Green tea contains oils, vitamins, minerals, and caffeine, but the primary constituents of interest are the polyphenols, particularly the Catechin called EpigallocatechinGallate (EGCG). These polyphenols are believed to be responsible for most of green tea's role in promoting good health.
- Green Tea extract is a natural antioxidant
- May help weight loss
- May help lower cholesterol
- Green Tea extract promotes good overall health
What is Green Tea?
Green tea is made solely with the leaves of Camellia Sinensis that have undergone minimal oxidation during processing. Over the last few decades green tea has been subjected to many scientific and medical studies to determine the extent of its long-purported health benefits, with some evidence suggesting that regular green tea drinkers may have a lower risk of developing heart disease and certain types of cancer.
Although green tea does not raise the metabolic rate enough to produce immediate weight loss, a green tea extract containing polyphenols and caffeine has been shown to induce thermogenesis and stimulate fat oxidation, boosting the metabolic rate 4% without increasing the heart rate thus helping to support effective weight loss.
Why take Green Tea Extract?
The potent antioxidant properties within Green Tea suggest that it may have positive effects upon cardiovascular health. This is due to the polyphenols (antioxidants that stabilise free radicals within the body) which help to reduce cholesterol absorption & plasma triglycerides, as well as having an anti-inflammatory effect upon the vessel walls. Arterial inflammation is one of the major causes of arterial hardening and heart disease.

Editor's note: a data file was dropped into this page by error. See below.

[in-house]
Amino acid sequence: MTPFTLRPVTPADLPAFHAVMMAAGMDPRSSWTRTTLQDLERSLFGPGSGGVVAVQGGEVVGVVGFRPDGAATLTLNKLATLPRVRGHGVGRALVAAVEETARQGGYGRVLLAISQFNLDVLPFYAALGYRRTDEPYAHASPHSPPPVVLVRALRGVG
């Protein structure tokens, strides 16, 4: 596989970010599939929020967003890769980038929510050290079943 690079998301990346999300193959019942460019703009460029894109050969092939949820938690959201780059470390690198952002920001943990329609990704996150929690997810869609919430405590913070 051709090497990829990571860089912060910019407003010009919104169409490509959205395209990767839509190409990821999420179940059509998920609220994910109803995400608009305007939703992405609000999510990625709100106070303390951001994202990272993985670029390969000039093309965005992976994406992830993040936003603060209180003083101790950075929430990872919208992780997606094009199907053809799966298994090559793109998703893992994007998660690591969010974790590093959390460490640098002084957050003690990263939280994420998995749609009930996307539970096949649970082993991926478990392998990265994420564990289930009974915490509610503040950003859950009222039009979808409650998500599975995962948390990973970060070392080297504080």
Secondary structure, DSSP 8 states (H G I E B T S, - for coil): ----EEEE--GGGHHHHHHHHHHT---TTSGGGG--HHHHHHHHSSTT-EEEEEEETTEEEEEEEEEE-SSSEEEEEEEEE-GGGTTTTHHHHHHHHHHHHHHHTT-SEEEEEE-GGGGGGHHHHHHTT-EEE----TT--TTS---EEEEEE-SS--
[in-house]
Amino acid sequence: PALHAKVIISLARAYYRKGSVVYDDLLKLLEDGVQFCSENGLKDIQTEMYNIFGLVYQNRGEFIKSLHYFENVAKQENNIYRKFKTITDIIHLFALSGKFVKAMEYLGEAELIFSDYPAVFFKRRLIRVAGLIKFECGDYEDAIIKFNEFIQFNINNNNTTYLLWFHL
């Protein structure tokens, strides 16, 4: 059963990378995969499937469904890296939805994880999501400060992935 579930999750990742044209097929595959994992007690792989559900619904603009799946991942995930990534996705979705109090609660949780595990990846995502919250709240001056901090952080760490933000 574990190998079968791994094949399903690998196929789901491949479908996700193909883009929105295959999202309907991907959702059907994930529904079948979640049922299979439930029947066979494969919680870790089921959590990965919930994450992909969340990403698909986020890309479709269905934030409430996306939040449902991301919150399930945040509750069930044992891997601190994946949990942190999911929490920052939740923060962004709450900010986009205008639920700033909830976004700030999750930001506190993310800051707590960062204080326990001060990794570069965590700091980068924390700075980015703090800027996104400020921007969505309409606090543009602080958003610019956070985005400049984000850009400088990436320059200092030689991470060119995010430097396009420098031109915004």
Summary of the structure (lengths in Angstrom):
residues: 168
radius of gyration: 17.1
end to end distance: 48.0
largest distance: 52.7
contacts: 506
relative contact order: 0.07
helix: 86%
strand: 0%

Take Green Tea Extract if you want:
- To lower cholesterol levels as the polyphenols may help to decrease the absorption of cholesterol.
- A natural aid to weight loss as the polyphenols may help with the digestion of fat.
Green Tea possess heart health properties
A study conducted by Tosca L. Zern et al titled 'Cardioprotective Effects of Dietary Polyphenols' published in the Journal of Nutrition 2005 found that in addition to reducing cholesterol absorption, polyphenols reduce plasma triglycerides and have anti-inflammatory effects upon blood vessels.
A 2010 review by Basu et al in the "Journal of the American College of Nutrition" titled 'Green tea supplementation affects body weight, lipids, and lipid peroxidation in obese subjects with metabolic syndrome' reports that green tea provides beneficial effects to people who suffer from metabolic syndrome
- a group of traits that include abdominal obesity, insulin resistance,high blood pressure and abnormal blood lipids. Metabolic syndrome has been demonstrated as one of the major risk factors for coronary heart disease, and remedies that help improve this syndrome have been shown to lessen the risk for heart disease.
The role of LDL cholesterol in arterial inflammation and atherosclerosis is well known. Reducing your LDL level is one of the most suggested therapies for people at risk for heart disease, as well as those who already have it. A 2009 review by McGowan et al in the "Current Atherosclerosis Reports" titled 'Nutritional supplements and serum lipids: does anything work?' suggested that green tea catechins may lower LDL,
and a 2010 study in the "Journal of Applied Physiology" titled 'EGCG protects against oxidized LDL-induced endothelial dysfunction by inhibiting LOX-1-mediated signaling' by Ou et al showed that EGCG from green tea lessened the inflammatory damage that LDL causes to the cells that line your arteries.
Is Green Tea Extract right for me?
Green tea extract should prove beneficial to most people. The antioxidant properties within Green Tea have been shown to help reduce LDL cholesterol, which in turn improves the health of arterial walls and thus, the heart. Such properties also provide a thermogenesis effect upon the body which helps boost metabolism, thereby helps to support effective weight loss.